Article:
Posted by Dr. Scott Wilson | 26-02-2014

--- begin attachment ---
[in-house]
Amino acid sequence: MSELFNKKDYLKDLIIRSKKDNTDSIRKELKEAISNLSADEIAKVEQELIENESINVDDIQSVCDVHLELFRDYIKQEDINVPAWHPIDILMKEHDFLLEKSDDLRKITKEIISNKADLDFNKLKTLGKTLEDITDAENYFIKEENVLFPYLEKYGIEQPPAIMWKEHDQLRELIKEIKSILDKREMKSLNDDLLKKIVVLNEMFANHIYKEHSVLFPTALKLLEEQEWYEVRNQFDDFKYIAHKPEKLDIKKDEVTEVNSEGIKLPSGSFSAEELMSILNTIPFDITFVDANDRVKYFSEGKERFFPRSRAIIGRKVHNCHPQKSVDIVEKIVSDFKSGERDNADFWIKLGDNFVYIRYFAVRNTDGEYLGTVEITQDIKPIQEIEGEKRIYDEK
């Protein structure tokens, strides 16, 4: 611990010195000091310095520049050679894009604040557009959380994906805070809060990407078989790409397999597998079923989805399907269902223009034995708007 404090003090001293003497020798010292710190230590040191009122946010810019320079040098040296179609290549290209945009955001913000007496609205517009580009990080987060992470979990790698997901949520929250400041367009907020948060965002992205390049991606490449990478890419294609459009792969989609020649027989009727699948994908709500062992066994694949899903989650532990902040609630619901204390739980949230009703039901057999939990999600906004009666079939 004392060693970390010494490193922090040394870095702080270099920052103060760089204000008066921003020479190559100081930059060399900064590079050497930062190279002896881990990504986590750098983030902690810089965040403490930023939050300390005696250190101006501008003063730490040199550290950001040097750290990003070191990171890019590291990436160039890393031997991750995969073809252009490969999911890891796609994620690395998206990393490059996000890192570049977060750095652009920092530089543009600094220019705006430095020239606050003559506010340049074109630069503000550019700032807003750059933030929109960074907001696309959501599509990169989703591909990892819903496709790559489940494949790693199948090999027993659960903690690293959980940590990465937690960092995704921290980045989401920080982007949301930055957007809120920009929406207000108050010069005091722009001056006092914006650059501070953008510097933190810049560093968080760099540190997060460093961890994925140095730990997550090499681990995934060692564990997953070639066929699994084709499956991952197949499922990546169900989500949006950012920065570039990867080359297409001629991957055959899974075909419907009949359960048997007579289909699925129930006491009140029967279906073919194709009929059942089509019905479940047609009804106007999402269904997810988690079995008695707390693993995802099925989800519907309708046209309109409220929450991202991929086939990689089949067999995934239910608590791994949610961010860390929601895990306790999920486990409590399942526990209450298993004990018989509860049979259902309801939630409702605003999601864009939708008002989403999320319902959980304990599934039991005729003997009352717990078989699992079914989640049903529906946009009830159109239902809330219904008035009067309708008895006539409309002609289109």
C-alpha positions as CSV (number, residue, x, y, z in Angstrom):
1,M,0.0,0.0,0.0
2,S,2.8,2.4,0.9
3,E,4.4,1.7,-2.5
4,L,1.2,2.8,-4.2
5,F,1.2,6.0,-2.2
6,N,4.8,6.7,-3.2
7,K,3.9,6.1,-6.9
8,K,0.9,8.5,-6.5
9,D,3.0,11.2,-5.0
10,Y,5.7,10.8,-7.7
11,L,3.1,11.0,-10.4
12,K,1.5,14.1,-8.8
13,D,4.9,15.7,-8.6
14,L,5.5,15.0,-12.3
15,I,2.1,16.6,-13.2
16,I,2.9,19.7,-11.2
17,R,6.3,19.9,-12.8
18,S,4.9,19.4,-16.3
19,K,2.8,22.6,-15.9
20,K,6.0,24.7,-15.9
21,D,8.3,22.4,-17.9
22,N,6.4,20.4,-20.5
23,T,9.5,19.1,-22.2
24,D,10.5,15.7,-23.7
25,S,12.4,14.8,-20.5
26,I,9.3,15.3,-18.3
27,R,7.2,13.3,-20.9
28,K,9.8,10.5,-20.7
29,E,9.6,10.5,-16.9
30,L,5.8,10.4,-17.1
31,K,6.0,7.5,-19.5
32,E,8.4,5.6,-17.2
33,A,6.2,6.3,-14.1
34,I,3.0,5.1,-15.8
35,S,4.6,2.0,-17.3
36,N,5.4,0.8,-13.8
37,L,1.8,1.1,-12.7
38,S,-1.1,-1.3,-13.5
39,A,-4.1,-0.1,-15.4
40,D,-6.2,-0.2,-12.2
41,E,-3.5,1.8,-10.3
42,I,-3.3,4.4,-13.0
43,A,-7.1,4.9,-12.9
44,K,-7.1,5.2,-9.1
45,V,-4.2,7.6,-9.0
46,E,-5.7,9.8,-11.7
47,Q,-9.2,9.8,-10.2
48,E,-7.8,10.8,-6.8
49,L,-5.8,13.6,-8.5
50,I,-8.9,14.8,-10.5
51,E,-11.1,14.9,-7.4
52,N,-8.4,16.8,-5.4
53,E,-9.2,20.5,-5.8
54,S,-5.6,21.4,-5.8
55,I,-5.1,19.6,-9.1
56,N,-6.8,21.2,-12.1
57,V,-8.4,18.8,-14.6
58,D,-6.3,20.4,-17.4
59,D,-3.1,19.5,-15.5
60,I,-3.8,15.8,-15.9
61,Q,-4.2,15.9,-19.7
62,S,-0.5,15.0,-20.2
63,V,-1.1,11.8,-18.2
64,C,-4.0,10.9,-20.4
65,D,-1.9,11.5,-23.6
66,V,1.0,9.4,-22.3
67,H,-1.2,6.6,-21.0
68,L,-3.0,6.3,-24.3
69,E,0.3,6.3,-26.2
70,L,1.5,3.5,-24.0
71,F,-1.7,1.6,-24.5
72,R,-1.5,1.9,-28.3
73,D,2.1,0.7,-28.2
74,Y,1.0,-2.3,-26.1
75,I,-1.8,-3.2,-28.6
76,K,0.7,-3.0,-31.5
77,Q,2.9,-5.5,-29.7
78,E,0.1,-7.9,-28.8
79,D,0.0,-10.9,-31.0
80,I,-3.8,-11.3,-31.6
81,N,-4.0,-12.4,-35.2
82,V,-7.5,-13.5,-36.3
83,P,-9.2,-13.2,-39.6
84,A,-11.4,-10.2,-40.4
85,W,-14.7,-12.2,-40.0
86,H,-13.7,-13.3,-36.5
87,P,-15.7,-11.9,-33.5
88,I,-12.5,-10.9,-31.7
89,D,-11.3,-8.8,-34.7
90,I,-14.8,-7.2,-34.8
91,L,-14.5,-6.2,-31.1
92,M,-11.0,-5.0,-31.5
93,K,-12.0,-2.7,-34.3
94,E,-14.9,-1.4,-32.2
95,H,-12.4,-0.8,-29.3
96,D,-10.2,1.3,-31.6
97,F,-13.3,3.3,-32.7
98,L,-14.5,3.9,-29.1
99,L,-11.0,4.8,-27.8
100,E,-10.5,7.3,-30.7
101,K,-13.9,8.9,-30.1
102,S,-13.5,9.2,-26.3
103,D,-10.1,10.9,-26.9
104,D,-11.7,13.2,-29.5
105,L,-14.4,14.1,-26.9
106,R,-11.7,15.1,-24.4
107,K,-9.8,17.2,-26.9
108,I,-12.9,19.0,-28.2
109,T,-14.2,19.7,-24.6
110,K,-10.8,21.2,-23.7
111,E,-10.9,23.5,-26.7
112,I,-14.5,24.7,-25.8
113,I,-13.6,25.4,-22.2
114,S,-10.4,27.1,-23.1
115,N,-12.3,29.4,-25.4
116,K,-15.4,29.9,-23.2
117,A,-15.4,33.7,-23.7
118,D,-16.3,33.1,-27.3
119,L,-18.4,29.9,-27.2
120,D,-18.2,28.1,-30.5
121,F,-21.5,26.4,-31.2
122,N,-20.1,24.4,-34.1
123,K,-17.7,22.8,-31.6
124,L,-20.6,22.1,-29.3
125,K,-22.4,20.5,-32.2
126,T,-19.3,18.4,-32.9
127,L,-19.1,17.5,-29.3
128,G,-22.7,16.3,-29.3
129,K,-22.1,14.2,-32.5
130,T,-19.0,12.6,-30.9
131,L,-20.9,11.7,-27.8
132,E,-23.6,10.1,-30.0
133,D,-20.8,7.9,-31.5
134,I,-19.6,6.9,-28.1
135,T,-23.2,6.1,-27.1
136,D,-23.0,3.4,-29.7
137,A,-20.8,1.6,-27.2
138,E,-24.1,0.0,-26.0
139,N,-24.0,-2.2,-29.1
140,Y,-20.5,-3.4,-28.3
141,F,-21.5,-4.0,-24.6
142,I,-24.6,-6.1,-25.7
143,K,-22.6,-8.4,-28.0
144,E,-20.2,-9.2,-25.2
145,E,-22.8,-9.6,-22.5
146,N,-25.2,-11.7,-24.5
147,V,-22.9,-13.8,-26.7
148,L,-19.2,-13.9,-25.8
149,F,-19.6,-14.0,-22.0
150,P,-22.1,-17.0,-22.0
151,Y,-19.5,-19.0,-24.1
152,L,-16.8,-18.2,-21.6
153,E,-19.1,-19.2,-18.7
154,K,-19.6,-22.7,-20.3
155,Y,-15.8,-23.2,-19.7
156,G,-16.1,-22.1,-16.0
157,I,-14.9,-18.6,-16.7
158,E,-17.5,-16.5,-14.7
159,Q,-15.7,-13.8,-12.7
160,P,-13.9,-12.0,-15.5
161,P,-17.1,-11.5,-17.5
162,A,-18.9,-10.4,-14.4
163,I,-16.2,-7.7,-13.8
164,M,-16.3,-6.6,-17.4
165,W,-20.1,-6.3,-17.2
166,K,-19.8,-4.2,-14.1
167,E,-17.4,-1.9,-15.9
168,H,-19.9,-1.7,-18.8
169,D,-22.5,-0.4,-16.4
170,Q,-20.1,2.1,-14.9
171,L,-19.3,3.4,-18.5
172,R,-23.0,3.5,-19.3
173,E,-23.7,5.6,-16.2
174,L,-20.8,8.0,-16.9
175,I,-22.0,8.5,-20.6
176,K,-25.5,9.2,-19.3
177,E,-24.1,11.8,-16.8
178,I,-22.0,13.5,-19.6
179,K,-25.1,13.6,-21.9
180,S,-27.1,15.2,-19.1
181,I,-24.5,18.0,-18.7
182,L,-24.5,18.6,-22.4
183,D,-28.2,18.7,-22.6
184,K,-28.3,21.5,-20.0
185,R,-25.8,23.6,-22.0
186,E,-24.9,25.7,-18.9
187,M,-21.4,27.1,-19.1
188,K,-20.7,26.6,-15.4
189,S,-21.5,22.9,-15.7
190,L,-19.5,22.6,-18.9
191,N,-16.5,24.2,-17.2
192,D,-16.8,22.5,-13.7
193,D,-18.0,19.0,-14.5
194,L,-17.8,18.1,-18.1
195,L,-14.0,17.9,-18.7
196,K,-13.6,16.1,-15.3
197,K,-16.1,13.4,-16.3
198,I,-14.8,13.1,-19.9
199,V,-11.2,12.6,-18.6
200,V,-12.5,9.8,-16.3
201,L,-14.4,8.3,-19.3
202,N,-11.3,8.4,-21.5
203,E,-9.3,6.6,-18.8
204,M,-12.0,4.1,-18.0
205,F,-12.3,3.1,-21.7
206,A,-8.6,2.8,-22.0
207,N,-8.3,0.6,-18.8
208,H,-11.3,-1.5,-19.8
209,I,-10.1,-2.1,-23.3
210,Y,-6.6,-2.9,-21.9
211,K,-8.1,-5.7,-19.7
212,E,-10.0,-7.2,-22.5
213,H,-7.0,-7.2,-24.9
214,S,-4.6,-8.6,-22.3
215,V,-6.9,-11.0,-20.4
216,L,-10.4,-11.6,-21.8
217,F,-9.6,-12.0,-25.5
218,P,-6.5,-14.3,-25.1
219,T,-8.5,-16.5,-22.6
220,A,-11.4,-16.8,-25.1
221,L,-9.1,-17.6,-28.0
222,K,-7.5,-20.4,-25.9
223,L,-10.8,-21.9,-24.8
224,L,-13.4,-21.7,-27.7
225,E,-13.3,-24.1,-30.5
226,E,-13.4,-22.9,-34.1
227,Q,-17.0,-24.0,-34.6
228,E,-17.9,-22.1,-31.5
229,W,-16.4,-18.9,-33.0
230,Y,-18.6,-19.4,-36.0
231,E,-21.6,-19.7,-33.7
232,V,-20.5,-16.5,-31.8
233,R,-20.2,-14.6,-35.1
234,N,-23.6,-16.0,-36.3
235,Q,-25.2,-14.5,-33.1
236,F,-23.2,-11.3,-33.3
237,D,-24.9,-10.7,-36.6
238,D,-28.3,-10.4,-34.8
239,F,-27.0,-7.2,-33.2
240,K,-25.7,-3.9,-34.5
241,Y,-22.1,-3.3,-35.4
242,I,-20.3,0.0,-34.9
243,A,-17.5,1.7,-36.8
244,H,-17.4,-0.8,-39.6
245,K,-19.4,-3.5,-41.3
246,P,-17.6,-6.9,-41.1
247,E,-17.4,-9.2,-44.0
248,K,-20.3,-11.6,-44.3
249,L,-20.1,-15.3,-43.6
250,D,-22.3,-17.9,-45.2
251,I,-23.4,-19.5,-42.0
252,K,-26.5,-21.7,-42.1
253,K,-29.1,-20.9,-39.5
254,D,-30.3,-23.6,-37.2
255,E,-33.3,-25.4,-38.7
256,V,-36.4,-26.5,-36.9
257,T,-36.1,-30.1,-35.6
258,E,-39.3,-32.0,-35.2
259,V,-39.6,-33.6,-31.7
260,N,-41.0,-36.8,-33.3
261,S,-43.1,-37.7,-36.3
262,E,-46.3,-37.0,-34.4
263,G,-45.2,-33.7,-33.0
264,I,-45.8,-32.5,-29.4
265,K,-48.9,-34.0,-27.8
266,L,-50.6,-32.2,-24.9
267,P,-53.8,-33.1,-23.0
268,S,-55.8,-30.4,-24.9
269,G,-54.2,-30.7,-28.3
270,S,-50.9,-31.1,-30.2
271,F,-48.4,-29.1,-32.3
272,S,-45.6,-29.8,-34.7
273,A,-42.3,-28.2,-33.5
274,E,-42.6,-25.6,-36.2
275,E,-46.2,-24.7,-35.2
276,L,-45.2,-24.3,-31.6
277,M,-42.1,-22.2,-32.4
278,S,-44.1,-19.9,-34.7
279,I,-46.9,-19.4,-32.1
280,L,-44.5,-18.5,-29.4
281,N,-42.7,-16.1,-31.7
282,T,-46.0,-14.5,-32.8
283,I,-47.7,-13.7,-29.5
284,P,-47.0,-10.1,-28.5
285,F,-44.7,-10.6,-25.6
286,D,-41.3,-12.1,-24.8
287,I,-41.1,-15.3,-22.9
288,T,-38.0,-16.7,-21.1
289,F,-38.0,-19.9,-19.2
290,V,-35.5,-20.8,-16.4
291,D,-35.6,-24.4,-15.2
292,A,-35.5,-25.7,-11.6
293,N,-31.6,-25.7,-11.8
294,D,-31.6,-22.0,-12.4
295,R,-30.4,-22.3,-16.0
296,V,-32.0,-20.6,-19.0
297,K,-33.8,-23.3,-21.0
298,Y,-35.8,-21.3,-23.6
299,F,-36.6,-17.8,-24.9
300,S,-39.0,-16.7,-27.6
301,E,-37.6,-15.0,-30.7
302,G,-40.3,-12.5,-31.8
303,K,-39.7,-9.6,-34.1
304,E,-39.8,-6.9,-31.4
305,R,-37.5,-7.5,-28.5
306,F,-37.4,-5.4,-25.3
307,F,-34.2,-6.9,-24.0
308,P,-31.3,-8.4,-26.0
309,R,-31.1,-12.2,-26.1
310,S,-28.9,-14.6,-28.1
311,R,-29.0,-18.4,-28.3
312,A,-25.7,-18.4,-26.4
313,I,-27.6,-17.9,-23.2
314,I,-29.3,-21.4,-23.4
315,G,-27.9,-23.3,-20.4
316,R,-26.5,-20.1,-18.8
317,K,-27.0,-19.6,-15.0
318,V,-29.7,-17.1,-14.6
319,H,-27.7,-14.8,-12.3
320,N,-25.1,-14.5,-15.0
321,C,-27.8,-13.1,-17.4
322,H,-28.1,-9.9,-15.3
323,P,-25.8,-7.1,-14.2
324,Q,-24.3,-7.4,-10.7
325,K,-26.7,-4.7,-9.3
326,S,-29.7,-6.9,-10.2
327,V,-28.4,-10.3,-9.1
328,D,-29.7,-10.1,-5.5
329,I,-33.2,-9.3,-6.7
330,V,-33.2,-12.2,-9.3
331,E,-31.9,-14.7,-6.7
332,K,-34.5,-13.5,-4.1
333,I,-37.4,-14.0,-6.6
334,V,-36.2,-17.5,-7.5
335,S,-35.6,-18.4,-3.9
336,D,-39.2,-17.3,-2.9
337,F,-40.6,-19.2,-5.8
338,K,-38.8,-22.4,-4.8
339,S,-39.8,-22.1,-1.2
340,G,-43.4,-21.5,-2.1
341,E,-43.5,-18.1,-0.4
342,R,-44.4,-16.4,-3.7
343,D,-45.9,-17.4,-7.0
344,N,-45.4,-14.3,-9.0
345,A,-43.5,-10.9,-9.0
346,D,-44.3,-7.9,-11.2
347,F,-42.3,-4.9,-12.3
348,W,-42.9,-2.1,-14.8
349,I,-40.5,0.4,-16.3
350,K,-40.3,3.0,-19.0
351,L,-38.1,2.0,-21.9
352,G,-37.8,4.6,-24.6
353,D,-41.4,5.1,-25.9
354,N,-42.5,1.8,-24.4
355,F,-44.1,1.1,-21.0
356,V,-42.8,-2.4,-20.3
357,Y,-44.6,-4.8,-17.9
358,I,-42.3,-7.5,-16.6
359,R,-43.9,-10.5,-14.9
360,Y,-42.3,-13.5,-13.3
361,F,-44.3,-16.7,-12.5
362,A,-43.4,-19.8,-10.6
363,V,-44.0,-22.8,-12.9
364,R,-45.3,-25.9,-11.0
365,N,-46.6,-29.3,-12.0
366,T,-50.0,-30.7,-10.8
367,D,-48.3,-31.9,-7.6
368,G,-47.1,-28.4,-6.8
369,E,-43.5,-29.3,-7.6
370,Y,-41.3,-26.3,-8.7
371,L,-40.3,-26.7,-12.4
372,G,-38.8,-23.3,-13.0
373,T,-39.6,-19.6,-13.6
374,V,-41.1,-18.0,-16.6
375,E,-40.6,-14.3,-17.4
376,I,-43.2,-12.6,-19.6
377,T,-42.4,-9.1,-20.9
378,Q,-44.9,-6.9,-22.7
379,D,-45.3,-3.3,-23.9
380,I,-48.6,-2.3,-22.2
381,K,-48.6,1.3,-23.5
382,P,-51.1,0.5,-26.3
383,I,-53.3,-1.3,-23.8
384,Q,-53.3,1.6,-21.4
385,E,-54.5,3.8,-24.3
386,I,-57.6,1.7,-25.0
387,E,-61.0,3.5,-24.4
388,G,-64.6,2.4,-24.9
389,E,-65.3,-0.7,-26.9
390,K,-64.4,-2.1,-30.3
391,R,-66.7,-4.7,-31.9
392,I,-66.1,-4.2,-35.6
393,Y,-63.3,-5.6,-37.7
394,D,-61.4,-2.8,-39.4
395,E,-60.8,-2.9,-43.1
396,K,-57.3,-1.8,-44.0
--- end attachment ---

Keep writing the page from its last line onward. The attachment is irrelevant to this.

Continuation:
Diabetes is a very serious and potentially life threatening condition that affects over 9 million Canadians. While over 90% of people with Diabetes have Type 2 Diabetes, the good news is that it is largely preventable. In fact, if you don’t already have Type 2 Diabetes, making simple modifications to your diet can help actually reduce your chances of getting it. And, even if you already have it, these same changes can not only make it easier to manage the condition, they can also help to reverse some of its effects. So, what are those changes? Here’s a quick overview: CUT DOWN ON SUGAR: Simple sugars such as fructose can cause you to develop additional weight around your midsection and a larger waistline increases your risk of developing diabetes. One simple but effective way to reduce your sugar intake is to reduce the amount of soft drinks, juices and other sweetened beverages you consume. These often contain far more sugar than you would expect as do most breakfast cereals. Whenever possible, choose unsweetened foods and drinks and, if necessary, add sweetener or fruit yourself; you’ll probably end up adding a lot less sugar that way and likely won’t even notice the difference. CHOOSE YOUR CARBS WISELY: When it comes to carbohydrates, it’s best to choose the most nutrient-dense carbohydrates available in order to provide your body with the fuel it needs. Try to avoid highly-refined carbohydrates such as white rice, pasta and bread. These often have a high glycemic index, which means that they turn into sugar quite quickly. Instead, choose whole grains whenever possible. Not only are they a good source of fuel and fibre, they also take longer to digest which helps to keep your blood sugar levels balanced. LIMIT SATURATED FAT: When it comes to proteins, stick to meats and alternate protein options that are low in saturated fat. Chicken breast, different types of fish and beans are all good options. While nuts and seeds are high in fat, they actually contain “good fat” – the kind your body actually needs. Eating a diet that is high in nutrients and low in bad fats is the key to staying healthy and preventing or controlling Diabetes. FOCUS ON A BALANCED DIET: A balanced diet not only improves your general health, it can also help reduce your risk of developing, or help with managing, Diabetes. Generally speaking, this means eating roughly 50% non-starchy vegetables, 25% proteins and 25% nutrient-dense carbohydrates. It also means eating regularly – no skipping meals – and keeping your daily caloric intake consistent to help keep your blood sugar levels stable. If you find doing so consistently is a challenge, try keeping a food diary. It will make it a lot easier to stay on track. If you or someone you know is living with, or is concerned about developing, Diabetes and would like help with modifying your diet please don’t hesitate to let us know. Remember, at Physiomed, Healthier Starts Here!